We shall be at Nancy this evening. "We might get there in half an hour by the direct road," says our guide, "but it will be more interesting and more agreeable to follow the banks of the Moselle, and see Fontenoy, Liverdun, and Frouard."

My colleagues do not appear to be very enthusiastic about such an excursion to places where no fighting has taken place. Even here at Toul, where we are stopping for a few hours, they will not deign to leave the hotel and inspect the town. What is there to interest them in a fortress where the guns have not fired a single shot? They are all true war correspondents, and my love for churches, woods, and villages makes them smile.

"Then you don't care to see Saint-Etienne, nor the Bishop's Palace, nor the old garden?" I asked.

"No," replied an Englishman curtly, in the name of the company.

A lieutenant agreed to accompany me that I might not be arrested by sentries. In the solitary streets our footsteps echoed as in a cloister. We spoke involuntarily in hushed tones, as if fearing to awaken the ghosts which seem to be the only inhabitants of the place.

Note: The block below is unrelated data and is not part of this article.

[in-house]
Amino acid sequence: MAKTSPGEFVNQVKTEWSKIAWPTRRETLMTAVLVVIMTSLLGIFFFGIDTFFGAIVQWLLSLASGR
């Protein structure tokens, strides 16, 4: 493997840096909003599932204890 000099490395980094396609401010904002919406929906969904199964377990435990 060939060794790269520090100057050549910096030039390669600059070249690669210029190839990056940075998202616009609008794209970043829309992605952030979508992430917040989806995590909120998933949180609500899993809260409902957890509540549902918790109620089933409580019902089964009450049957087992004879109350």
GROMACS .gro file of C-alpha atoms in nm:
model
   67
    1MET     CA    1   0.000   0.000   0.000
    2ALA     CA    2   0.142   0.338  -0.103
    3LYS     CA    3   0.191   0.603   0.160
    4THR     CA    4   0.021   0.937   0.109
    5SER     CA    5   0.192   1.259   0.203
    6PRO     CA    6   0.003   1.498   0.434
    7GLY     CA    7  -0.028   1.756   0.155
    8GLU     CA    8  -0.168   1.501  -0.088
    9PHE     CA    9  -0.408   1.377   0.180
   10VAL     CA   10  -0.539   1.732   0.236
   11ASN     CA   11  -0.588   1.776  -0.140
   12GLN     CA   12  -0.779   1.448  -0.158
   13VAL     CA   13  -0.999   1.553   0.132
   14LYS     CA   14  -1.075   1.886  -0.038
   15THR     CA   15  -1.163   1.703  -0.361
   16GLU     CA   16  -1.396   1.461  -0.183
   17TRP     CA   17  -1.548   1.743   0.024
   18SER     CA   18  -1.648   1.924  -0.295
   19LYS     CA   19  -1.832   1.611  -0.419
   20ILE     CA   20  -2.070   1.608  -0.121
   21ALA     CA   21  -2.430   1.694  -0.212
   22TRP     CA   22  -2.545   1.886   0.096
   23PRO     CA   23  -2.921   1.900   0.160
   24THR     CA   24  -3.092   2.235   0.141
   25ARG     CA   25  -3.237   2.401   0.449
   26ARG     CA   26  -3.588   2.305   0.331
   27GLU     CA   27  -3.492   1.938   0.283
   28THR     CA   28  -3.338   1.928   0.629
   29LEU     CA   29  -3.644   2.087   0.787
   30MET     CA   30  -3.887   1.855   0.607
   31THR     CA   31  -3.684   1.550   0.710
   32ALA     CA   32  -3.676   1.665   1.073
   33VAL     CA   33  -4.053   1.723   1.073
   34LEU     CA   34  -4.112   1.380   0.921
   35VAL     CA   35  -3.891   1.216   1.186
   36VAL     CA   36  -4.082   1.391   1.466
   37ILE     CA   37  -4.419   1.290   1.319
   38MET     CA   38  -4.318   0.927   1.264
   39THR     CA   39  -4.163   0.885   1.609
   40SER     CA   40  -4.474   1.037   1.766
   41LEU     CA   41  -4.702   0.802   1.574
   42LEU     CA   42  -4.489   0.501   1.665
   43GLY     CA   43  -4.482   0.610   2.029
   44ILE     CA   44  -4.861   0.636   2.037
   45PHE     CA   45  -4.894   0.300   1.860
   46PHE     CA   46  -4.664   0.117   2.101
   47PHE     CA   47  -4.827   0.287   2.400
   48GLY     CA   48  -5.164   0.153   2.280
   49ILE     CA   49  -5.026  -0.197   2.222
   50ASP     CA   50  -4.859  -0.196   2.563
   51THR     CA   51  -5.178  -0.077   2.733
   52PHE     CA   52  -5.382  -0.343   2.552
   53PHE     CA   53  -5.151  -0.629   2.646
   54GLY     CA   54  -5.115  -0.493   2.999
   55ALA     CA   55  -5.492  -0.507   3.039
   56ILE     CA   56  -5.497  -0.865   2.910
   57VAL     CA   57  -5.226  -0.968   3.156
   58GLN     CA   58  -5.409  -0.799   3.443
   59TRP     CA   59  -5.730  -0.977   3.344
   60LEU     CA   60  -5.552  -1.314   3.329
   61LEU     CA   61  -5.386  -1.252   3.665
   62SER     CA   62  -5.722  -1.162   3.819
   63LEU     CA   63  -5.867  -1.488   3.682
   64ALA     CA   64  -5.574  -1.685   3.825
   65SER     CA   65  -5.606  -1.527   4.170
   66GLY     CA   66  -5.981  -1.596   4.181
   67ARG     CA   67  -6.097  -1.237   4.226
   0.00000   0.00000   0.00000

In normal times Toul has 12,000 inhabitants, 6000 of whom are soldiers and 6000 civilians. On the declaration of war, when it was feared that Nancy could not resist the German onslaught, and that the fortress would be besieged, the authorities expelled nearly all the civilians, fearing they might hamper the defenders, as in 1870. It became evident shortly afterwards that the enemy could not approach any of the great Eastern fortresses, and a portion of the troops also evacuated Toul and went off to fight in the north. Of its 12,000 inhabitants, there appear to be hardly twelve left in the town which proudly claims to be the most ancient and the most faithful in France. In my walk through the central quarters I did not meet a single living person, I did not see a single open window, I did not hear a single human voice. The narrow, ill-paved streets stretch out and zigzag in an interminable labyrinth, leading us past forsaken houses and closed churches, without ever bringing us to a spot where there was any life or movement.